"I'm sure I've spoke of poop" I retorted.
"Maybe I'll write a post about today's evacuation, it was a double.  I felt empty" I added.
(a regular, health digestive track is essential to peak performance.  Most athletes don't need to give this a lot of thought because generally we eat fairly healthily, and the physical activity moves things along)

But a quick scan of my memory banks yielded a post about such matters less than a month ago, so I guess we're good for another month or so before we have to retouch this topic.

Monday, July 16, 2012

Bikes For Bovines 2012

Ah, New England.
Land of steady habits, abandoned bridges and awesome bike racing.

They redid the Bike for Bovines course this year; instead of the 4 mile ass-grinder of a loose fireroad climb (which I loved) and the 2 mile flat to downhill bike path (which I loathed) it was 90% singletrack (baby!).  Being a New Englander, I am resistant to change, and as much as I disliked part of the old course, I was reluctant to accept the new one.

There was a low prereg for the Cat1 SS class,  so I signed up to race with my peers.  The Junior Geezers as I like to call them (us).  the Cat1 40-49 has been consistently one of the largest and fastest groups on the racing scene.  From who showed up today that looked like it would be the case again.

The whistle blows and I do a spectacular reverse holeshot to about 10th place.  Swinging around the first tight fireroad turn, it seems I'm holding my ground okay. I actually feel I can go a little faster than my multi-speed compadres.   I swing into the rough and grab a few spots.

Another sweeper and the course begins to climb.

Climbing?  I love climbing!
These are just shallow pitches but they are enough to equalize things a bit.
Grab a couple more spots and cross the street.

Now the real climbing begins.
Other than the Start/Finish which is probably about a half mile of double-track, and a few connectors here and there, the rest of the course is singletrack.  But it's pretty passer friendly.  On a the wider switchbacks I grab a couple more spots.

I have the leaders in sight.  MKR has a little gap on RC, and I have a clear shot to RC's wheel.
On the longest climb I claw my way up to him.  Meanwhile Mike has done what  Mike does; lit the afterburners and got out of sight.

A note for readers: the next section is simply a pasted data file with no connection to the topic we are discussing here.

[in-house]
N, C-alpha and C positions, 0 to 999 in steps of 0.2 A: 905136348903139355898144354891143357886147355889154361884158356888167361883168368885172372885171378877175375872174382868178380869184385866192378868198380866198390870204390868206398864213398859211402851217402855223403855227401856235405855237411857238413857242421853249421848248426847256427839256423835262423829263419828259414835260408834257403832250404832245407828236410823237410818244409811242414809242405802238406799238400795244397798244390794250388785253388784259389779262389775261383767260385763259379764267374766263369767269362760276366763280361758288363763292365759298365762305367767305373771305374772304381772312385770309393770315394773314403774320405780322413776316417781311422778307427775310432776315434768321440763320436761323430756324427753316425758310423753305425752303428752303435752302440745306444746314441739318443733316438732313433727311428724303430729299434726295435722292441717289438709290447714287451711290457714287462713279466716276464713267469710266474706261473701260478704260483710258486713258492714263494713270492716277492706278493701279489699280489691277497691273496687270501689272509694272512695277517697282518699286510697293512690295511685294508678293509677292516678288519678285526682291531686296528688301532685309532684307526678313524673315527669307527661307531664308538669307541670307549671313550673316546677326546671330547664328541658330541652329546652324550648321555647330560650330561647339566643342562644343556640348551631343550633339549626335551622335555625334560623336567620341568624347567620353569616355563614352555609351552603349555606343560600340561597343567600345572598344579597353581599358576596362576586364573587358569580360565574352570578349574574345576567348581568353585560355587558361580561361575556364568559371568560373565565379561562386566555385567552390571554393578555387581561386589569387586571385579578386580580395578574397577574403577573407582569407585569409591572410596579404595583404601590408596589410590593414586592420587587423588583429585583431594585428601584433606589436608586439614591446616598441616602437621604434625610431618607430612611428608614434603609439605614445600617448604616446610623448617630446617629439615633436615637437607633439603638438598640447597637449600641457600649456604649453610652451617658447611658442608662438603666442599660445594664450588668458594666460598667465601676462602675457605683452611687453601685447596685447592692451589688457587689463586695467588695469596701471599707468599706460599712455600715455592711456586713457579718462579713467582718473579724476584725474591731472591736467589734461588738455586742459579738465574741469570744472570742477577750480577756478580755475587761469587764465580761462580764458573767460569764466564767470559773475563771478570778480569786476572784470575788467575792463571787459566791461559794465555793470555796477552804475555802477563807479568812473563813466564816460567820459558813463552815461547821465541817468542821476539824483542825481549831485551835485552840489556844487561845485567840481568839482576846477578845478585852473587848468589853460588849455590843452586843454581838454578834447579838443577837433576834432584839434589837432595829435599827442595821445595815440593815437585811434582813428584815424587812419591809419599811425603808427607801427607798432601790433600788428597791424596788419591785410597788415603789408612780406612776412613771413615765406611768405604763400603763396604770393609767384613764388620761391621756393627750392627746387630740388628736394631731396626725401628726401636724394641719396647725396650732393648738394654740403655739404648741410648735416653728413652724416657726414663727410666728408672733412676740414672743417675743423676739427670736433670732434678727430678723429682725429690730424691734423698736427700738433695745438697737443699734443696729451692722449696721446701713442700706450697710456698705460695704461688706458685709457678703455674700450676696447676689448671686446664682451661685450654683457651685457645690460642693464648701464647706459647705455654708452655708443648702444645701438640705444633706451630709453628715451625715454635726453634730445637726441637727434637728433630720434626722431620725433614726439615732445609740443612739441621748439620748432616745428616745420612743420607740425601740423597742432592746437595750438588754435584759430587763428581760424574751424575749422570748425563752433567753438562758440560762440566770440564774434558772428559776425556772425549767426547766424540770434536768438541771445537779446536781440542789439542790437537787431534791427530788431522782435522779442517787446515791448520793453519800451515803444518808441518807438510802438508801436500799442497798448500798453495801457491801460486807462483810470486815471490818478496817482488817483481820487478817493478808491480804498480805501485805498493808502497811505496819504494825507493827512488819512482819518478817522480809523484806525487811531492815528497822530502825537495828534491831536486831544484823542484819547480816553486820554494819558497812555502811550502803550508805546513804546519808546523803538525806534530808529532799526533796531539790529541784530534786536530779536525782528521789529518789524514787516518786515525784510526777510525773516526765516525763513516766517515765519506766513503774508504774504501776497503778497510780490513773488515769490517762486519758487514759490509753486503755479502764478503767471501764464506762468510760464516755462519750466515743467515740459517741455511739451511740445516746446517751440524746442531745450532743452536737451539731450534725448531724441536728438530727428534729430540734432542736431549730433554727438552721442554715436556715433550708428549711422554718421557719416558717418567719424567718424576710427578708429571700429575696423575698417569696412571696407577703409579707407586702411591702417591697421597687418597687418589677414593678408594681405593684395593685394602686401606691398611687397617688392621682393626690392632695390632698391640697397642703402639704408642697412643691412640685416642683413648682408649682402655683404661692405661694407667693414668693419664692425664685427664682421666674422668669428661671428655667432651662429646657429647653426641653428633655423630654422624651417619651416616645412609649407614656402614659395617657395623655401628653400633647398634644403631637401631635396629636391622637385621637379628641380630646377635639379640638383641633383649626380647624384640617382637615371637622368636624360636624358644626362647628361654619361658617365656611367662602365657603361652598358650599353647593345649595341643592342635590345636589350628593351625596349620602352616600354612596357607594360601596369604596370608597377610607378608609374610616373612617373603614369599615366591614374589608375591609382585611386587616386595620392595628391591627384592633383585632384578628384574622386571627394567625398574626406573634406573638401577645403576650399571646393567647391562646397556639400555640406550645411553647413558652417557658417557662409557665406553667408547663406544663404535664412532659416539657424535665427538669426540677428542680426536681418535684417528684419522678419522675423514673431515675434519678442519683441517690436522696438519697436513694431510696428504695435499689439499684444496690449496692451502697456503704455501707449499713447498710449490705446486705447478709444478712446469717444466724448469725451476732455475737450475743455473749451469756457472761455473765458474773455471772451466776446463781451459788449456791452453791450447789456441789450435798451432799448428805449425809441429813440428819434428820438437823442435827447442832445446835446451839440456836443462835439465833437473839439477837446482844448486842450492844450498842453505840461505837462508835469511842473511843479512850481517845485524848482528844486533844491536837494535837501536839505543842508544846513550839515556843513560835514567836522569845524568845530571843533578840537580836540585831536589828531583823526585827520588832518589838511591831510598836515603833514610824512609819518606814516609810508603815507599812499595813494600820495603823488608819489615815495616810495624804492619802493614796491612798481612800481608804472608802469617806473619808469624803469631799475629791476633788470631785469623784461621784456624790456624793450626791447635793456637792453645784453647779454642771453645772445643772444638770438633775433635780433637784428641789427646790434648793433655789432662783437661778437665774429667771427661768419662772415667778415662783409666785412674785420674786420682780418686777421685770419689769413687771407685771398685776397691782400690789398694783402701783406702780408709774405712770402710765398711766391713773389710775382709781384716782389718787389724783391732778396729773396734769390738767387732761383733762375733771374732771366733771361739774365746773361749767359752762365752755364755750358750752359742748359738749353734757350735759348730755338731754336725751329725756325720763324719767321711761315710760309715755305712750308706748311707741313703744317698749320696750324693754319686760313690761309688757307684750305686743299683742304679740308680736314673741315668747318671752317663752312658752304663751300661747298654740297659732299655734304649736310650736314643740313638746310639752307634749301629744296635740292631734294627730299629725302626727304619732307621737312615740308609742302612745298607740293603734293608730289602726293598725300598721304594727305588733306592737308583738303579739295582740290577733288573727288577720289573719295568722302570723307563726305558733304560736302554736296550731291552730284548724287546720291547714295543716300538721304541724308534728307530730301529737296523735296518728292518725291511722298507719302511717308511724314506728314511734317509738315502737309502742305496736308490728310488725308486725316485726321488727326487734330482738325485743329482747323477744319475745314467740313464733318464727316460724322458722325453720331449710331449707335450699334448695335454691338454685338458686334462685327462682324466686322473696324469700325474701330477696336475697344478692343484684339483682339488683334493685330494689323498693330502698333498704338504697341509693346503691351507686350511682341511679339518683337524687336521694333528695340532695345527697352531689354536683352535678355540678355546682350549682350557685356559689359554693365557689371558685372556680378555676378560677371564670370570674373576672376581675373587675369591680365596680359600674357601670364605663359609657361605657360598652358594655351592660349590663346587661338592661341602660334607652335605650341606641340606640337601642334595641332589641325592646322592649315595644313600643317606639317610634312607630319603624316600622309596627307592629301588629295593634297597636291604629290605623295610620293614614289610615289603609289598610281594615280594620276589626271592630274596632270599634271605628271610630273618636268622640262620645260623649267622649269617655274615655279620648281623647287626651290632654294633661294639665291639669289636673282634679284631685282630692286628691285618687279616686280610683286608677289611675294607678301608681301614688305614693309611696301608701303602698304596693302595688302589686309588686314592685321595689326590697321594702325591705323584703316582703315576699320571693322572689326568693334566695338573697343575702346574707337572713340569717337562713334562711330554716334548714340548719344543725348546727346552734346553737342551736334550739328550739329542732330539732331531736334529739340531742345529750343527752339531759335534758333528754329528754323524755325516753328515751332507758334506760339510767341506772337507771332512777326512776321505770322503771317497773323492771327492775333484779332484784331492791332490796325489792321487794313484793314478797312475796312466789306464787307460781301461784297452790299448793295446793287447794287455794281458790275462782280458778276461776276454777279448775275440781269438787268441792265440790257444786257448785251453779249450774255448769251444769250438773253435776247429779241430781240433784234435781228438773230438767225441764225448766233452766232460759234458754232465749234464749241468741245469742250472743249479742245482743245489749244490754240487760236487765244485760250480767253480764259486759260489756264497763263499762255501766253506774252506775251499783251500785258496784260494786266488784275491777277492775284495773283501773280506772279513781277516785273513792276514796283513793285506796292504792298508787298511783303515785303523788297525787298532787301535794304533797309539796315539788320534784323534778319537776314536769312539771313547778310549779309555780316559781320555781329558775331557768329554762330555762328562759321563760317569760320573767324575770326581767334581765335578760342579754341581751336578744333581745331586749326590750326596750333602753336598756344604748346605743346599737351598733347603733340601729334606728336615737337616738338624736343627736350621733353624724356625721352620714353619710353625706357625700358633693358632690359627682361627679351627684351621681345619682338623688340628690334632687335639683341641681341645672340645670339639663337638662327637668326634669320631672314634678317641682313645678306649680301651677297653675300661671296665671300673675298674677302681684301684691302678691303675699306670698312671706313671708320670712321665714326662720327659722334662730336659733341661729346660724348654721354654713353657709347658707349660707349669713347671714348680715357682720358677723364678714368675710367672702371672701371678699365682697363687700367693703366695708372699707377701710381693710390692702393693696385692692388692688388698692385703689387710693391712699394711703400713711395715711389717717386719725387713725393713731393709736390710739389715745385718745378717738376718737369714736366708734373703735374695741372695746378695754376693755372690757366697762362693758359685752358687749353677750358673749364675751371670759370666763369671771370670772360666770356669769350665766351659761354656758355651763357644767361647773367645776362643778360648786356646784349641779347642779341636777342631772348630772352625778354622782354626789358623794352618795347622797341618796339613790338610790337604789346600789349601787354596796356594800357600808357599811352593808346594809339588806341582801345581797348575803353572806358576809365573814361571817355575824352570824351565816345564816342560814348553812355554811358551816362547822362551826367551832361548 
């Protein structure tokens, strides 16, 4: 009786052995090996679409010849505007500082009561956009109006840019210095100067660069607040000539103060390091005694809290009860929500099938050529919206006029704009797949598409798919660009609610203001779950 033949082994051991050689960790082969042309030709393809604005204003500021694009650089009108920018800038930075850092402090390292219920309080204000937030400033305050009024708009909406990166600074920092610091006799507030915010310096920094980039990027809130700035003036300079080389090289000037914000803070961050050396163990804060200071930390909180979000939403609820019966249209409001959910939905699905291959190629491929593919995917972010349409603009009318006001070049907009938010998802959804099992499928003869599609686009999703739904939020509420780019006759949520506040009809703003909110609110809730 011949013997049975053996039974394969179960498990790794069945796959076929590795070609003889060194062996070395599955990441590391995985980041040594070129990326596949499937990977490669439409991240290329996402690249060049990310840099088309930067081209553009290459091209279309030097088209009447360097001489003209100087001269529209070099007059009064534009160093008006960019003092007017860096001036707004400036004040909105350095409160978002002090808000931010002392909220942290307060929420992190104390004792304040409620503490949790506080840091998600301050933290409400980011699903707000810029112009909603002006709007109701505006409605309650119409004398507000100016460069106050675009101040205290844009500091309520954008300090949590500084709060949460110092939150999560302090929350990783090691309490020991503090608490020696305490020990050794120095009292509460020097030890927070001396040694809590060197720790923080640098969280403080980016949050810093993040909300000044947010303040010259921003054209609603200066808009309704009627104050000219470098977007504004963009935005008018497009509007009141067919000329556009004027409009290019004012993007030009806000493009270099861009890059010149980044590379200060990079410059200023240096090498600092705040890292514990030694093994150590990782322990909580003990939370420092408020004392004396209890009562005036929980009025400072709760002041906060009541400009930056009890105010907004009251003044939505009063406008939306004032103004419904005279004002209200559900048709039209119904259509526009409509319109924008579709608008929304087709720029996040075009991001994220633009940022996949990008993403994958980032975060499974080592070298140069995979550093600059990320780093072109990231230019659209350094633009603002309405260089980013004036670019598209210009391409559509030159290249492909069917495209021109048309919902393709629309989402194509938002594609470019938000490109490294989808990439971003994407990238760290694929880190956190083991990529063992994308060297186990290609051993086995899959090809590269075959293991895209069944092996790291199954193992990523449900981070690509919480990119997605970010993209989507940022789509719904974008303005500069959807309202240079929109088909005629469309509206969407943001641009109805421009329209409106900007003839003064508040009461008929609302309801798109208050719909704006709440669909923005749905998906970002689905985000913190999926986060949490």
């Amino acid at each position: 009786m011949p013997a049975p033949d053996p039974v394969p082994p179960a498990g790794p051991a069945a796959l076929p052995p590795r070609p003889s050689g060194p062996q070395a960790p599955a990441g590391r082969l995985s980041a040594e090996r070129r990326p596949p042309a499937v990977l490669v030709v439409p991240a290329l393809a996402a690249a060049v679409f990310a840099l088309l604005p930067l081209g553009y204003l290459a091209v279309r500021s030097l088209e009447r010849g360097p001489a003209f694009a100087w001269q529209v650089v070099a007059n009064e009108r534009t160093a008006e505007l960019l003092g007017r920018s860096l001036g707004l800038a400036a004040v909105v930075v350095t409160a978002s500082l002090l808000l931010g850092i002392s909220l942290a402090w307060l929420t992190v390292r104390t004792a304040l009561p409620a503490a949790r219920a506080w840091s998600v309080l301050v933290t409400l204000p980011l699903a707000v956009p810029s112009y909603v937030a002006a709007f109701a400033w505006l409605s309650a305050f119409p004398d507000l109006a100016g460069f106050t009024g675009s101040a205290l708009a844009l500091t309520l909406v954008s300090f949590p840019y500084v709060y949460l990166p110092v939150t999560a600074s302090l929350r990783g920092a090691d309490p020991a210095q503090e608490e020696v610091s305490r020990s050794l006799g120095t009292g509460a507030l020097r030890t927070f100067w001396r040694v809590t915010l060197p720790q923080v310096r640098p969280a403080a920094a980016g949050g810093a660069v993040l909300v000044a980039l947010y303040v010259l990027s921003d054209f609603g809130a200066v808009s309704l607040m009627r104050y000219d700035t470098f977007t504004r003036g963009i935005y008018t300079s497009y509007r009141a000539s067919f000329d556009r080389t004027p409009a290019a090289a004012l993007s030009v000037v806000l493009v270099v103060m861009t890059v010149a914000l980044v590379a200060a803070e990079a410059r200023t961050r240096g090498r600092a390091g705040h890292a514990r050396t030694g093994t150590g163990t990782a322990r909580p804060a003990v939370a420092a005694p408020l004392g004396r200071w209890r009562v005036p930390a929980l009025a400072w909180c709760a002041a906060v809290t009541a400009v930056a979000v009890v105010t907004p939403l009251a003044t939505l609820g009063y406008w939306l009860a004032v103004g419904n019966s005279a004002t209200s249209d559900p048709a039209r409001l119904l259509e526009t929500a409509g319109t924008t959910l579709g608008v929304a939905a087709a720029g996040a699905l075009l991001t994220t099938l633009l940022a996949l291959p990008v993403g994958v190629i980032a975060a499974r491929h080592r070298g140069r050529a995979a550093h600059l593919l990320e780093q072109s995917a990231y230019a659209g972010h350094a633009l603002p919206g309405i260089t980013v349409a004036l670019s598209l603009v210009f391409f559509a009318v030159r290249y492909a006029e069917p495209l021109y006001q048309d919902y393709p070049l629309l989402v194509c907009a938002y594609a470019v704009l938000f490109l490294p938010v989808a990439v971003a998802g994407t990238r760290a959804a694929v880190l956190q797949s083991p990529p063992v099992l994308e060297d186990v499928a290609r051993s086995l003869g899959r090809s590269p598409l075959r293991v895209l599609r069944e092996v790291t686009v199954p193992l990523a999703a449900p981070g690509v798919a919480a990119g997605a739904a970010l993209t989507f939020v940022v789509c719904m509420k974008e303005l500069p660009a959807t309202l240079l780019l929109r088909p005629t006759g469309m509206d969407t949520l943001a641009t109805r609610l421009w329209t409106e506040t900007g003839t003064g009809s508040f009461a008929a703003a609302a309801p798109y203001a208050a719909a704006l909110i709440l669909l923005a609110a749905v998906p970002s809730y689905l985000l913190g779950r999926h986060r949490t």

Rob leads most of the first lap, but on the tight little brute near the end of the lap, he lets me take over second spot.

This is short lived as we swing on to the fireroad, and he goes clicky-clicky.

But as the climbing starts I reel him back in and pass him back.  I'm getting little gaps on the climbs, but the effort must be taking it's toll, because I repeatedly dab, loosing anything I have gained.

That's okay.  As long as I can stick with him, maybe on the last lap I can make it stick.

Rob decides it would be in his best interest not to see my plan pan out, and as we swing towards the Start/Finish he lays down the watts and gets himself a good sized gap before we start climbing again.

Okay, time for damage control.  I'm still on the podium, let's keep it that way.  As long as I can keep RC in sight, I know I'm racing well.  I'm getting glimpses of him on the switchbacks and through the trees.


On the forth lap up the biggest climb I see him ahead of me.  I'm pulling him back!  This is awesome!

I bang my handlebar against a tree, and knock myself off my bike.  Guess I'll have to run it this time.

But I'm still gaining on him!

Ah, no, your gaining on one of his teammates from another age group.

But the rearview's clear and I finish in third.
(and narrowly escaped being lapped by the Honey Badger)

The new course is great.  Super fun.  It and Grafton Pond have really raised the bar.
Change is good.

Thursday, July 12, 2012

How is it a 350 mm post does not have enough extension in a medium sized frame to provide the proper saddle height for a tiny little man?

Even with the EBB in the "no-zone"

the minimal insertion line is playing peek-a-boo

What is the world coming too?

Wednesday, July 11, 2012

I decided since Aspasia* was so light ("only" 2 pounds heavier than RC's geared HT) I should man up and put a smaller cog on her.  In reality I was just going back to my "regular gear".

As I was ascending "West side to the ridge with all the good stuff" I was beginning to think I had made a mistake.  It was really hard...

and really hot!

You lie Scott Haney.
Sure it might be a beautiful day but I was dying.

I reached the top and began to ride the ridge.  I started feeling a little better now that I was in the trees.

Pushing my bike into the corners, tossing her around (like your sister) , feeling the flow.

When I got home and began my metric geek-athon, my suspicions were confirmed.  It had, at least briefly, reach the mid 90s °F.

Right at the worst possible moment.

Maybe I'm not a total weakling (maybe not).

*why Aspasia?  So much more family friendly than "My Dirty Little Whore"

Monday, July 9, 2012

Aspasia: An Extremely short term review

How does it ride?

Much like a bike.

"Aspasia" is more than 2 pounds lighter than Blu.2.  I can't say I really notice the weight difference other than carrying it out of the basement.  

I wrote that yesterday.  My opinion changed today.

On Saturday I was riding with a bent rotor for the last 2/3rds of the ride (18 miles) so essentially was riding with my rear brake on.
Maybe I was a little "off" on Sunday, because after the ride I took a 2 hour nap and needed 2 cups of coffee just to go on a 2.6 mile hike with the Q.
Today, I can say the lighter weight did make a difference.  Especially on slow technical features.  I found I was able to crawl up rocks, manhandling the bike, cleaning things I rarely clean.  The only climb I did not make was the first steep after you cross Wintonbury Rd., and there was some jerk park in a Honda at the bottom of it (excuses, excuses).  Everything else was cake.  I even pulled myself off bad line with brute force (stop laughing)  and determination.  The hike-a-bike along the fence after res.6 was a "joy" with the lighter weight.